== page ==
US miners’ union reaches settlement with Patriot Coal and Peabody Energy

By Clement Daly
15 October 2013

The United Mine Workers (UMW) union announced last week that it had reached a “global settlement” with Patriot Coal and Peabody Energy to secure more than $400 million towards future health care benefits for retirees. The funds will be deposited over the next four years into the new UMW Retiree Healthcare Trust set up as a result of Patriot’s bankruptcy.

Patriot filed for bankruptcy protection in July 2012, citing “exceptionally weak coal markets, coupled with increasing costs and unsustainable legacy liabilities.” In May, bankruptcy judge Kathy Surratt-States ruled in Patriot’s favor, agreeing that the company had done all it could to lower its operating costs outside of wrenching concessions from its unionized workers.

To this end, Judge Surratt-States granted Patriot the right to tear up its collective bargaining agreement with the UMW and “adjust wages, benefits and work rules for union employees to a level consistent with the regional labor market.” The ruling also permitted Patriot to cease providing health care to some 13,000 retirees and their dependents and instead form a Voluntary Employees’ Benefits Association (VEBA) to be administered by the union.

Patriot was not simply the victim of the economic crisis and the recent downturn in the US coal industry. The company was deliberately created by Peabody in 2007 to shed mounting legacy liabilities associated with its union operations east of the Mississippi. Upon its creation, the mining giant sold Patriot 13 percent of its assets, but burdened it with about 40 percent of its health care liabilities.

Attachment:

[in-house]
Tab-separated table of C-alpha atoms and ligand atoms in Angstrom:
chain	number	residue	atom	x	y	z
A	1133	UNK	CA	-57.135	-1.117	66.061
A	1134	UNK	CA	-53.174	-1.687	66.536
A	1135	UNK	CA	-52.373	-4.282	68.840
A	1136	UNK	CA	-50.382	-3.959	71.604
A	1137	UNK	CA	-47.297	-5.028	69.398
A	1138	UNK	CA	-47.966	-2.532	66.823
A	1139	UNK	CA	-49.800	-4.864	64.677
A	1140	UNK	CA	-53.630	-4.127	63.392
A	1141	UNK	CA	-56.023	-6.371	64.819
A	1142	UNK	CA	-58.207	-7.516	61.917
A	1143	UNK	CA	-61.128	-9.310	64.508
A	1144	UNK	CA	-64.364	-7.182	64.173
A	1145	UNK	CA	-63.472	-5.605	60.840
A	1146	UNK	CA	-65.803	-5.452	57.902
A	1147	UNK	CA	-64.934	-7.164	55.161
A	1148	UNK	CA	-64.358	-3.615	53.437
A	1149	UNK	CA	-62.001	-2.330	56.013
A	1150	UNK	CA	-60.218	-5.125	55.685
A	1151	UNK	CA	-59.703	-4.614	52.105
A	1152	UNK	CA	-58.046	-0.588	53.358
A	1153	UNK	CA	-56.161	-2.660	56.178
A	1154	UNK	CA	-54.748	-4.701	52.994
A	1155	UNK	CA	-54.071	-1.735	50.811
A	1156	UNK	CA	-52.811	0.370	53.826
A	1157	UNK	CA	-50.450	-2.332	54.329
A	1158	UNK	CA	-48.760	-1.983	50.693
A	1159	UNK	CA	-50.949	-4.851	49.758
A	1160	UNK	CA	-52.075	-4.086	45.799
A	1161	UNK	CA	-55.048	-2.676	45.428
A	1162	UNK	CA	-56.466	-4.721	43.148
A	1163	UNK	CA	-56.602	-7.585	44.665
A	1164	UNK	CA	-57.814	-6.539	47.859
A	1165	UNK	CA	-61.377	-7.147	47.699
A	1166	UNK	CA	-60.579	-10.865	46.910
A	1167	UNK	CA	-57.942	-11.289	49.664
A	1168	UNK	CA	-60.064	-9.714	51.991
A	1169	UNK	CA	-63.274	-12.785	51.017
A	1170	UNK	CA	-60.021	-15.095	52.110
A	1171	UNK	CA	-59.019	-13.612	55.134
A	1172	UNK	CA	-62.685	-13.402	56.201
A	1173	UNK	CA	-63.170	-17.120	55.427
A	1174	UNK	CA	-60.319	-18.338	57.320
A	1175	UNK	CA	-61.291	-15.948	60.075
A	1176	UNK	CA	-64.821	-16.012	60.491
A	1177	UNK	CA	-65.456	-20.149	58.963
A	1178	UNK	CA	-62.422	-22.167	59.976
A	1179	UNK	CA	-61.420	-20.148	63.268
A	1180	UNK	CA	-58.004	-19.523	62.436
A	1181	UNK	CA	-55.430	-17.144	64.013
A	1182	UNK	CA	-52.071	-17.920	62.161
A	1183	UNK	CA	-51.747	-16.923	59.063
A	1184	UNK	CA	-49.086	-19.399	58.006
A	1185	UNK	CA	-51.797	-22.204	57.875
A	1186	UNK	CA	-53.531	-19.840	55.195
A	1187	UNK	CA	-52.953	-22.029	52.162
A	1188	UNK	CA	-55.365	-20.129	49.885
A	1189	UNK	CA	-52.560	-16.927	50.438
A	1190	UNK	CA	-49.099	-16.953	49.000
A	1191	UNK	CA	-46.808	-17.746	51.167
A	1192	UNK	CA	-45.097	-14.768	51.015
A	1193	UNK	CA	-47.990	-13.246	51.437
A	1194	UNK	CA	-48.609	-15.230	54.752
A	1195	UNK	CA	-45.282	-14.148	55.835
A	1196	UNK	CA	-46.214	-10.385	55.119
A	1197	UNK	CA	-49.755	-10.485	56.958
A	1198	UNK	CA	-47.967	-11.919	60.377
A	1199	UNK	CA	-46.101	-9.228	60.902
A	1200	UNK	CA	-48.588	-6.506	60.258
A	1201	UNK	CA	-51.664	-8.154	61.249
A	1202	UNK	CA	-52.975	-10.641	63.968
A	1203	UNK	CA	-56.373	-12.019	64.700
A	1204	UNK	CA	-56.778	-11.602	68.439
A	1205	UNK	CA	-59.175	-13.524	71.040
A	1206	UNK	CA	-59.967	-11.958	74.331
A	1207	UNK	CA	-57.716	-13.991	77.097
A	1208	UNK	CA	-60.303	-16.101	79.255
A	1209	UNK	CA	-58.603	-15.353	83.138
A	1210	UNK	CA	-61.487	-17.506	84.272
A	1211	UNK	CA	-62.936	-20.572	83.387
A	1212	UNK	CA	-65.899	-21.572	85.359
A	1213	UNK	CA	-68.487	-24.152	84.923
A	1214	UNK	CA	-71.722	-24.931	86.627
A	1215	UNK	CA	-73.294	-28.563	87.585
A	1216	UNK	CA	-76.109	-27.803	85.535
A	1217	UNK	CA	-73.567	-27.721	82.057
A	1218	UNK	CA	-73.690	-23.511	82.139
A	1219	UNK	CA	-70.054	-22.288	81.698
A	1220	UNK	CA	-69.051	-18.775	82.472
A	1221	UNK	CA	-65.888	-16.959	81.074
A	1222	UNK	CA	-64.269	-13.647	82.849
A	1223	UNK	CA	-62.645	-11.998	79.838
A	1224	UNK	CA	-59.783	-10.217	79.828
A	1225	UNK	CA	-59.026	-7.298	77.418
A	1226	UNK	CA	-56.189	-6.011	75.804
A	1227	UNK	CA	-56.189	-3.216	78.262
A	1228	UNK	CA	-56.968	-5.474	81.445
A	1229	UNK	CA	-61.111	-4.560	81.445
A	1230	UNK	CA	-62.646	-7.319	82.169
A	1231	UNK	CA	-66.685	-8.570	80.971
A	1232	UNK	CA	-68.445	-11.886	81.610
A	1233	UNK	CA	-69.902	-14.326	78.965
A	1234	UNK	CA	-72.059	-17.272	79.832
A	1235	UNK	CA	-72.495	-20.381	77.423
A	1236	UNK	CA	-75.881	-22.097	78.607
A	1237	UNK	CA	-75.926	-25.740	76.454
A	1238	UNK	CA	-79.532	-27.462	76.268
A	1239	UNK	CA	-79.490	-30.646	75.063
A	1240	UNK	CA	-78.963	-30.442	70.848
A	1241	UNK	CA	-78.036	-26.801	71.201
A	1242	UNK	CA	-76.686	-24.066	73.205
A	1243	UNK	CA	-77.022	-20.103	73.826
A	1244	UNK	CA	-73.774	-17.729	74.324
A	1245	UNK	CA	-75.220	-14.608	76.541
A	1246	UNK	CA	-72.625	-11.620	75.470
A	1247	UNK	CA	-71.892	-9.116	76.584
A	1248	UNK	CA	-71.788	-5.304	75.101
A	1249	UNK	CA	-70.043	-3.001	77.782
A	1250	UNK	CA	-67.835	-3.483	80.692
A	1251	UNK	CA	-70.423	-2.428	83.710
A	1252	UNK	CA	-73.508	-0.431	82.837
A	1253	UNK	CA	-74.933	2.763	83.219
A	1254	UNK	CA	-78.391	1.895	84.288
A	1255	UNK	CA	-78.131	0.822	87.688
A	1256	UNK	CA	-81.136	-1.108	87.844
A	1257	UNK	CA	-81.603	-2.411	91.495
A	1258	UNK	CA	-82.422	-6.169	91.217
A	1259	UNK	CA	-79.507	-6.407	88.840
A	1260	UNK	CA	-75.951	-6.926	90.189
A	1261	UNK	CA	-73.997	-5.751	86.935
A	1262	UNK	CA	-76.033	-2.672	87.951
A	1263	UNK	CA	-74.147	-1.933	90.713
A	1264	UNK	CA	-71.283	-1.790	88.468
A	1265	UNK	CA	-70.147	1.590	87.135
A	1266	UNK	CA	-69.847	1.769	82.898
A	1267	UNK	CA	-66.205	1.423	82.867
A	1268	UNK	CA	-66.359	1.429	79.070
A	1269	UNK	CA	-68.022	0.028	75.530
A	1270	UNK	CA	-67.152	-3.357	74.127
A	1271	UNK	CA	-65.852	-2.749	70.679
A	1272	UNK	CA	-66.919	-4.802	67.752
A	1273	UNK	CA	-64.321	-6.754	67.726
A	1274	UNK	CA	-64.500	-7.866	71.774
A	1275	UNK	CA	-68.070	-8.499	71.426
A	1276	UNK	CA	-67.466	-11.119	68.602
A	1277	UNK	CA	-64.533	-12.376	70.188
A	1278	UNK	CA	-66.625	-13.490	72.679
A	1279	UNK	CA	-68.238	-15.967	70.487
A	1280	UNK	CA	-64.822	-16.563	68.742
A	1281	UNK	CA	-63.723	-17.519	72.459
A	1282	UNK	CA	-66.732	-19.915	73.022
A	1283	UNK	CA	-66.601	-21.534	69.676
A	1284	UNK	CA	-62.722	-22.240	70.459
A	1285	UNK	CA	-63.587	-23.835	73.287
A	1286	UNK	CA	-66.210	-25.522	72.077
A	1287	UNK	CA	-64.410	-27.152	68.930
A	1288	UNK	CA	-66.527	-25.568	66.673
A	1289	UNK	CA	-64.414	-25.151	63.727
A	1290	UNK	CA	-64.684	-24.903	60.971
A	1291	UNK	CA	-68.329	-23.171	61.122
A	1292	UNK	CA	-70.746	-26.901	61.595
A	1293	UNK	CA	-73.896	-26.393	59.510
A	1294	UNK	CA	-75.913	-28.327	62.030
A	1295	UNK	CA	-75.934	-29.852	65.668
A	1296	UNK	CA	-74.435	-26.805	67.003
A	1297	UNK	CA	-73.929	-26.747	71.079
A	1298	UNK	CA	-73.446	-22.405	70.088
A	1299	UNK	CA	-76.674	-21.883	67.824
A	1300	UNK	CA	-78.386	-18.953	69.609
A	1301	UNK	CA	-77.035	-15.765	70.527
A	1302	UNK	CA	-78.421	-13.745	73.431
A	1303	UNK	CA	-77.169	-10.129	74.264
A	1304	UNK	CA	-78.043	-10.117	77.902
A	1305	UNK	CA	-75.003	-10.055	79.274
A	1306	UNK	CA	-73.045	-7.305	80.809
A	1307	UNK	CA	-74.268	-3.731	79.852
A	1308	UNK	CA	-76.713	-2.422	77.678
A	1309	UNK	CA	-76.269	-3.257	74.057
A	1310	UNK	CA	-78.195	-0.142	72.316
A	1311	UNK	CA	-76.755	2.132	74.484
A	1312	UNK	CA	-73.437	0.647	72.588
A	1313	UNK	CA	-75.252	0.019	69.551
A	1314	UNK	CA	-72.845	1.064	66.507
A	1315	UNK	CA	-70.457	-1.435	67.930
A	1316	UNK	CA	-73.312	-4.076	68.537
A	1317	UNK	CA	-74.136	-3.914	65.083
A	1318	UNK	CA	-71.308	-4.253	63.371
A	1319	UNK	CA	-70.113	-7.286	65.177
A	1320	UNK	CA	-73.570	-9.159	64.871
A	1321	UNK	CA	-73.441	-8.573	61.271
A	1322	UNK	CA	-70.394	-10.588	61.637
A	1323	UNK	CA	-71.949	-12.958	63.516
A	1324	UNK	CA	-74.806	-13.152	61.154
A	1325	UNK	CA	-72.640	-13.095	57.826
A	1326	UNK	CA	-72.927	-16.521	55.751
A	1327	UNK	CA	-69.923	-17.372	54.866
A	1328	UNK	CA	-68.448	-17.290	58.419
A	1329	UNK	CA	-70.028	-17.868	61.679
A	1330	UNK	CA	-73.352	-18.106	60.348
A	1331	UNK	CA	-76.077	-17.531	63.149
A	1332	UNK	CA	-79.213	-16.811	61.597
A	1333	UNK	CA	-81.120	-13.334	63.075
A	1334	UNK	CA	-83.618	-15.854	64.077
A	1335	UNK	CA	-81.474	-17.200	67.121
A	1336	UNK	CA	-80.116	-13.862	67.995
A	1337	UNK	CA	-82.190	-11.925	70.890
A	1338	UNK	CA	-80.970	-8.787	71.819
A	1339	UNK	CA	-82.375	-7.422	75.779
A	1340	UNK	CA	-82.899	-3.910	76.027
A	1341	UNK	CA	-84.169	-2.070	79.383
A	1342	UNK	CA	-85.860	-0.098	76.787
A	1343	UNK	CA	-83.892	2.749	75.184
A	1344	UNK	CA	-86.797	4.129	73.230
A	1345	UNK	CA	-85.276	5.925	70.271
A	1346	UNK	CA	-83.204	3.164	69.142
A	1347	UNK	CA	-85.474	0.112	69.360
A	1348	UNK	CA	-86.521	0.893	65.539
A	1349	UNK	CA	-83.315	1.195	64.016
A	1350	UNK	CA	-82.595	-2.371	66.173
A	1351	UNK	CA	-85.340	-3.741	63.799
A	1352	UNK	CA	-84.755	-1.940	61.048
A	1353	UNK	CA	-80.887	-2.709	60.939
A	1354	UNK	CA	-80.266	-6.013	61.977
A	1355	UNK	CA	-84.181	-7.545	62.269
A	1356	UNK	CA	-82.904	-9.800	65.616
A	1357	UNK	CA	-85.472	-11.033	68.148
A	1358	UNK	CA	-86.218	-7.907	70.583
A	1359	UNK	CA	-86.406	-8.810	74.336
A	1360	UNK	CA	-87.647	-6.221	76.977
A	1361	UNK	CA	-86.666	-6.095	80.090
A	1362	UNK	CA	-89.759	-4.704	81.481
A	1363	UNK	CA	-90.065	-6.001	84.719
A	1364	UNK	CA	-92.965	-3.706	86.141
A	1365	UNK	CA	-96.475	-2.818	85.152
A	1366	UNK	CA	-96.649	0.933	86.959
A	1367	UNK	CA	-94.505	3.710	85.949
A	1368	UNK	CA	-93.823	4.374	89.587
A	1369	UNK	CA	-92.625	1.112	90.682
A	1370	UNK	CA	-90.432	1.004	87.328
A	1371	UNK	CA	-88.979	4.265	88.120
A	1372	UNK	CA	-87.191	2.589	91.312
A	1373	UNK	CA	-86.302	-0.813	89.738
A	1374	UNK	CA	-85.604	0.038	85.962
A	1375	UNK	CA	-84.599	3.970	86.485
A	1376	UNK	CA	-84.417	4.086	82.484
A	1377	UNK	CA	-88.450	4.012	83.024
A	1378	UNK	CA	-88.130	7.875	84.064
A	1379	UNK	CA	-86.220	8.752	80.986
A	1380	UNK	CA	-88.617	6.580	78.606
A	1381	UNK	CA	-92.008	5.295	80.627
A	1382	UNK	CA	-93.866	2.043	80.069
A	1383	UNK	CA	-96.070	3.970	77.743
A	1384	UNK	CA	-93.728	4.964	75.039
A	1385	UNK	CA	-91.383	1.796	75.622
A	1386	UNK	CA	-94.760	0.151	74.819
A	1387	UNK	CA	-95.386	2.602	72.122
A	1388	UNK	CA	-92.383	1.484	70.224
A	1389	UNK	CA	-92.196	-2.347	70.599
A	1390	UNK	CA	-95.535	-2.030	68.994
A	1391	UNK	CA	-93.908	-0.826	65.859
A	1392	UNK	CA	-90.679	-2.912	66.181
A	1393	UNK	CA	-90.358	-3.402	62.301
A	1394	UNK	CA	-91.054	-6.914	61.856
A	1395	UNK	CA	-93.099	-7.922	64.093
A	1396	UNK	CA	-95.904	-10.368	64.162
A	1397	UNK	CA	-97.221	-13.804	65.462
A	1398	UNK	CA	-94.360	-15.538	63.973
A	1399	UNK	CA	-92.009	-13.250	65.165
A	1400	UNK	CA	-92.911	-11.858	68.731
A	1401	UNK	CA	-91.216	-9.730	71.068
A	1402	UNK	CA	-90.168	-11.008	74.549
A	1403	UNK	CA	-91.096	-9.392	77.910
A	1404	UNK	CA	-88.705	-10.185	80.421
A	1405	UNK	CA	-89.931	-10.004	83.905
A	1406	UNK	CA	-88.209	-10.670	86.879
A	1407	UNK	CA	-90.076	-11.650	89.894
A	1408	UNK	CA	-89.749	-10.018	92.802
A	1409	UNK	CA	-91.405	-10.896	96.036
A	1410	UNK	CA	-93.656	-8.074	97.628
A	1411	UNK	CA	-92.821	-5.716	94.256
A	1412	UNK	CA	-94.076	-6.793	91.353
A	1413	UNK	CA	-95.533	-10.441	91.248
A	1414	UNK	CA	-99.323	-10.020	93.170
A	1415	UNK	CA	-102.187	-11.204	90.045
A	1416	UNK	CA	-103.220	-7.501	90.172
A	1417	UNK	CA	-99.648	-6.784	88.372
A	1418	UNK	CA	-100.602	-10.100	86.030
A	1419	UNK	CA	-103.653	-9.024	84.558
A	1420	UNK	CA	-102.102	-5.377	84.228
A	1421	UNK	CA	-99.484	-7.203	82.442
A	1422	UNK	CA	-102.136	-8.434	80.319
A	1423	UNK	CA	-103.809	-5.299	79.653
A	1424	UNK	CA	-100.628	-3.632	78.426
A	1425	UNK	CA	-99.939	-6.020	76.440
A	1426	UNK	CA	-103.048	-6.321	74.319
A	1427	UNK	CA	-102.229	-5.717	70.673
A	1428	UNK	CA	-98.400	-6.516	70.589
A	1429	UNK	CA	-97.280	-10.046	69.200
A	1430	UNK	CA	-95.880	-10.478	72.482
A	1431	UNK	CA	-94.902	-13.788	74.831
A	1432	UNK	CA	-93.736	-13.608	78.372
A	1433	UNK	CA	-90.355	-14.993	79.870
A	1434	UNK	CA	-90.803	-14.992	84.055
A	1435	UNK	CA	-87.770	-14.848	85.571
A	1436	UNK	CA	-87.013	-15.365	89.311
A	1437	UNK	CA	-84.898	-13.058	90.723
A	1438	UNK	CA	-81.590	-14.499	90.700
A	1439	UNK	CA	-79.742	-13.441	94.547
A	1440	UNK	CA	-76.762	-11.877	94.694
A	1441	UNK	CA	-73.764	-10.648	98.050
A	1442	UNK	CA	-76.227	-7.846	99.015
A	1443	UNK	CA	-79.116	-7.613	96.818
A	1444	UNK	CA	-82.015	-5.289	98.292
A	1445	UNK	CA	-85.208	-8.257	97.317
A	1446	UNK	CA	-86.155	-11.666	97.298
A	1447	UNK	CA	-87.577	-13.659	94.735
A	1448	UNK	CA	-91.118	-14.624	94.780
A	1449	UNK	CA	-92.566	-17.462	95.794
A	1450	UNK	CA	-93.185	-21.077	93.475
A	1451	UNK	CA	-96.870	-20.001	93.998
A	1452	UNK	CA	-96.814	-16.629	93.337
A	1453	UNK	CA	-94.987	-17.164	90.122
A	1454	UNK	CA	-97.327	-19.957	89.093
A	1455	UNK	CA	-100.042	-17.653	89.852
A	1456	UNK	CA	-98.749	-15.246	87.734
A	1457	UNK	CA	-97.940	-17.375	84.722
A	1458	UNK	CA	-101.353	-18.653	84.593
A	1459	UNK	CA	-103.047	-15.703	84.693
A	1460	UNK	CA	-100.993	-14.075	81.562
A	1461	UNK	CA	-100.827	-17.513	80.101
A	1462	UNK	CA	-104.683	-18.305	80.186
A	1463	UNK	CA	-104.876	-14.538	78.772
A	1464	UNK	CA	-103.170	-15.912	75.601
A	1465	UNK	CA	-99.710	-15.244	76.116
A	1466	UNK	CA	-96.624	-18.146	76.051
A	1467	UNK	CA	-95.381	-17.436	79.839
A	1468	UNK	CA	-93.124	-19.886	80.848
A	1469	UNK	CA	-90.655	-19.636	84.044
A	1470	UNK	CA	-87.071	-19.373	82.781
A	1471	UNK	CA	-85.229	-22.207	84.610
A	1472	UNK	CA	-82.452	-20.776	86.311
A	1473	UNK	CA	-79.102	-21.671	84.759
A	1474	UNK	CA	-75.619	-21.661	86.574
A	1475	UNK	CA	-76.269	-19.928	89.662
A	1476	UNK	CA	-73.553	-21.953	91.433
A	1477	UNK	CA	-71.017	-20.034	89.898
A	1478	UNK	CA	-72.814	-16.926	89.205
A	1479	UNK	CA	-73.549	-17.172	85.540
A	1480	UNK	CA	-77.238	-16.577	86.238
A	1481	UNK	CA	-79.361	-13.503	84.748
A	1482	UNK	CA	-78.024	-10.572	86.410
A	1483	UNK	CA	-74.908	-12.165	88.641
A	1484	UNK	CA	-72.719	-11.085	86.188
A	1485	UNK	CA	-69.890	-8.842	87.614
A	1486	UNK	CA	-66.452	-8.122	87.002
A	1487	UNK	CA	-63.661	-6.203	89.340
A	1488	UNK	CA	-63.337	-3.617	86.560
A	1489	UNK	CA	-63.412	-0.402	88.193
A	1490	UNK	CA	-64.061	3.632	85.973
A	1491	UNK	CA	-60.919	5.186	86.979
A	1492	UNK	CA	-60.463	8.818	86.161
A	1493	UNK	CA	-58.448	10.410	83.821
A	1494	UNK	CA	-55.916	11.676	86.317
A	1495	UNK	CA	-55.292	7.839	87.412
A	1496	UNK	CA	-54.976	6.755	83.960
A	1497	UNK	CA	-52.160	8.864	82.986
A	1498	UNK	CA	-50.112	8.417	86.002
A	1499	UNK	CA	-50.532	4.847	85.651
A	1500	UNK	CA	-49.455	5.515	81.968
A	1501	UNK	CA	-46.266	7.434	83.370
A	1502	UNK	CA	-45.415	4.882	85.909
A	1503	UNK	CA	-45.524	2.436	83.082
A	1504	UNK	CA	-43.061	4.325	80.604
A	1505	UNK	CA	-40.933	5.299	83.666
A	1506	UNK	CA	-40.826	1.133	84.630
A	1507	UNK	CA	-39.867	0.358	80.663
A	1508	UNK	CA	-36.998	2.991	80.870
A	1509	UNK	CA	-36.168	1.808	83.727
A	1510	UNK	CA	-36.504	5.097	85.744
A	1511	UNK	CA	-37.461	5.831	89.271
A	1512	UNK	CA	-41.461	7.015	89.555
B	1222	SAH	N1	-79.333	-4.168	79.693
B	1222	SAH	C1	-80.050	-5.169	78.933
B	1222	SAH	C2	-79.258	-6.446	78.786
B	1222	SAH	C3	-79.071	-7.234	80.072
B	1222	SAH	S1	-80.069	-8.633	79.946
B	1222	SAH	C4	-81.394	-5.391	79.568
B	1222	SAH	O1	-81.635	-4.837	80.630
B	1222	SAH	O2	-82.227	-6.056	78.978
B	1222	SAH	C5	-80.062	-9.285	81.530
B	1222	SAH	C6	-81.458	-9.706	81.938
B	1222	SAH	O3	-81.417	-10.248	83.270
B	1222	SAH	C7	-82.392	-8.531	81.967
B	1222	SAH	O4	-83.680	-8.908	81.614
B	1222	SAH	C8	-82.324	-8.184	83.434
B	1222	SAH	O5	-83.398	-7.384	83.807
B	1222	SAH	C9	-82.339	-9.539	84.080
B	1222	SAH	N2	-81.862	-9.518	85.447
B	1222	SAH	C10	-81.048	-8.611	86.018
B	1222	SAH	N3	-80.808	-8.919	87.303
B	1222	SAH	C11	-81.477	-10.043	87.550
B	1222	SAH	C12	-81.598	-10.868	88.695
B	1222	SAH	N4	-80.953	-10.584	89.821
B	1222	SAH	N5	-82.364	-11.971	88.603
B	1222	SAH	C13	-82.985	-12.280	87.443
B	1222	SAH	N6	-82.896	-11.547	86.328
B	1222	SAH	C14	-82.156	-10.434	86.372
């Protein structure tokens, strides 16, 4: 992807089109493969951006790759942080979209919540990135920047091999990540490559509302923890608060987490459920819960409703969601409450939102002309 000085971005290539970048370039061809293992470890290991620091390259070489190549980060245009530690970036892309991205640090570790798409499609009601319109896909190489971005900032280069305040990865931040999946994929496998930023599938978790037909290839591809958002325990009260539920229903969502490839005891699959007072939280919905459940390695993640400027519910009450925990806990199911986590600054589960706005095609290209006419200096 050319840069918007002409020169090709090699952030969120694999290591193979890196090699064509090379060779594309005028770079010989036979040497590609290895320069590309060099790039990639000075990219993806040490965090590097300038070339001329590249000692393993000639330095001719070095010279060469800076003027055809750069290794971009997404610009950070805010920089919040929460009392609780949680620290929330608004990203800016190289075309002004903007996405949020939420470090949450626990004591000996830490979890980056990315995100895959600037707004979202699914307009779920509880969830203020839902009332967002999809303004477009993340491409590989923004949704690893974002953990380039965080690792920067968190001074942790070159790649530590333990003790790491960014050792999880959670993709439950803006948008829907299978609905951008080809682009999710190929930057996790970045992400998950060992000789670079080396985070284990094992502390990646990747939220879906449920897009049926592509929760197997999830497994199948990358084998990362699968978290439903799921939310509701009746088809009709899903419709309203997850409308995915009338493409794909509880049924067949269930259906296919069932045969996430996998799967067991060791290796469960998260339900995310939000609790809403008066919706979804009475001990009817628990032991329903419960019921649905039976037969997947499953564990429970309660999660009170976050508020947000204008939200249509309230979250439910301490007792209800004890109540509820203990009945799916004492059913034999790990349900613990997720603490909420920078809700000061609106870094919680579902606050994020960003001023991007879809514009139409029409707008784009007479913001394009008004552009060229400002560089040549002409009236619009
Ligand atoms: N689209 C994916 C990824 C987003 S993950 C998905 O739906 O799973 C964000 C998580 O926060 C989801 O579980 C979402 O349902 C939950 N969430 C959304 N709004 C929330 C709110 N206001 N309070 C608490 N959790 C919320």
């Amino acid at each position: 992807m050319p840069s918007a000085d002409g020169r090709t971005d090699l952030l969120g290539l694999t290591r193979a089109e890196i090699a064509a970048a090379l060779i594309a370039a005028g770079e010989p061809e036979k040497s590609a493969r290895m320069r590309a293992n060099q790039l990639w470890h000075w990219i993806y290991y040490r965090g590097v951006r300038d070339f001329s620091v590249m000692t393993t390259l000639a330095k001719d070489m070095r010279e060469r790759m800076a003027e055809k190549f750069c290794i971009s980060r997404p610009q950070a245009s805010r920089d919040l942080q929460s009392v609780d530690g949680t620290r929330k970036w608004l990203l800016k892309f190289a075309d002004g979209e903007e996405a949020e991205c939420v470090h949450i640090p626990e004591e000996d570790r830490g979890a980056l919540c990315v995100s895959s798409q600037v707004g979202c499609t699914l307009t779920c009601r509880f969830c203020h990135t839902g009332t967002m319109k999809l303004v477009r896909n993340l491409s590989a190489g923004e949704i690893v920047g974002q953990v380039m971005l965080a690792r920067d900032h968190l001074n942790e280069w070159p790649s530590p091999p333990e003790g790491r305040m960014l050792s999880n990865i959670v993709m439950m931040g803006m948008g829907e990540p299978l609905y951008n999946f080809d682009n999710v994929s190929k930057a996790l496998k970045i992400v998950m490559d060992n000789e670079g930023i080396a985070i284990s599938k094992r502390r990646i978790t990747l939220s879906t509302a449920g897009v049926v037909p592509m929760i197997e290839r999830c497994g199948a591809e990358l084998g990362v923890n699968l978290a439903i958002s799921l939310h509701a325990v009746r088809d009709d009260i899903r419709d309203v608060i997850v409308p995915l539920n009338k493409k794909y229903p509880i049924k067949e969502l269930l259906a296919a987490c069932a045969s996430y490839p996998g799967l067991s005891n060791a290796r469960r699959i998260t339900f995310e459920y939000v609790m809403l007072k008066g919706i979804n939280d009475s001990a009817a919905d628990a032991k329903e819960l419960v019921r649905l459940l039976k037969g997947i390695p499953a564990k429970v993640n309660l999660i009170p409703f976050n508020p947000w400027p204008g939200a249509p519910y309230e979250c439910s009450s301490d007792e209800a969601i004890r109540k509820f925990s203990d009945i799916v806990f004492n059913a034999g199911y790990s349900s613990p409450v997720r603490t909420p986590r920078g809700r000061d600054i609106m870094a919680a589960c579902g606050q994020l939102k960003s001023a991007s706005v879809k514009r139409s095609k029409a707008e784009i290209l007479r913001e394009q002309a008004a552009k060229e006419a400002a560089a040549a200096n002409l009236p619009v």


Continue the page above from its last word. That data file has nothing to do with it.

In 2008, Patriot bought Magnum Coal, a similar spinoff of union operations from Arch Coal created in 2005. Through the deal, Patriot acquired 12 percent of Arch’s assets, along with 97 percent of its retiree health care liabilities. As a result of both deals, Patriot has three times as many retirees as active miners. More than 90 percent of them have never worked a day for the company.

In response to the threat the bankruptcy posed to its membership, the UMW bureaucracy did nothing outside of organizing a series of protest stunts and a “Fairness at Patriot” public relations campaign. Meanwhile, union officials carried out negotiations with Patriot leading up to the May bankruptcy ruling and after, in an effort to save the company and return it to profitability as a means of safeguarding its own narrow institutional self-interests at the expense of its members (see “The United Mine Workers and the Patriot Coal bankruptcy“).

As part of the new settlement reached last week, the UMW has agreed to “relinquish the value of virtually all of its 35 percent equity stake in [the reorganized] Patriot” that the union received as part of the May bankruptcy ruling and “halt its months-long public relations and direct action effort related to Peabody.”

In exchange, Peabody has agreed to contribute $310 million over the next four years to the union-administered VEBA. For its part, Patriot will maintain its commitment to providing the VEBA with $15 million next year and up to $60 million over the following three years, in addition to certain production-based royalty payments.